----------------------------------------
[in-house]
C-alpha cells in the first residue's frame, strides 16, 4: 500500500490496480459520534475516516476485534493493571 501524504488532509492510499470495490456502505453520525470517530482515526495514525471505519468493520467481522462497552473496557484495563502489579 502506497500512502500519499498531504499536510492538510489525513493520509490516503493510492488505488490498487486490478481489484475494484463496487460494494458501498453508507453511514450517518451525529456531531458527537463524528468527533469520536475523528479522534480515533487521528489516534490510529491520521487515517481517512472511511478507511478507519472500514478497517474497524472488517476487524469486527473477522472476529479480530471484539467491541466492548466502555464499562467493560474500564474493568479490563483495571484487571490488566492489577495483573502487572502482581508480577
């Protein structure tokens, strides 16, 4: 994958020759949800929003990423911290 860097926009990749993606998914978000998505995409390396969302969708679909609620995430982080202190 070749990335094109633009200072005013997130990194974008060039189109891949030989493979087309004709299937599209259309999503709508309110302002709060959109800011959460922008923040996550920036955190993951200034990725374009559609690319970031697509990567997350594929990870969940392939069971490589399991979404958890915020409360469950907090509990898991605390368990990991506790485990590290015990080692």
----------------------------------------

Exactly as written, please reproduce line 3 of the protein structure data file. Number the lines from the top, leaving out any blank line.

């Protein structure tokens, strides 16, 4: 994958020759949800929003990423911290 860097926009990749993606998914978000998505995409390396969302969708679909609620995430982080202190 070749990335094109633009200072005013997130990194974008060039189109891949030989493979087309004709299937599209259309999503709508309110302002709060959109800011959460922008923040996550920036955190993951200034990725374009559609690319970031697509990567997350594929990870969940392939069971490589399991979404958890915020409360469950907090509990898991605390368990990991506790485990590290015990080692």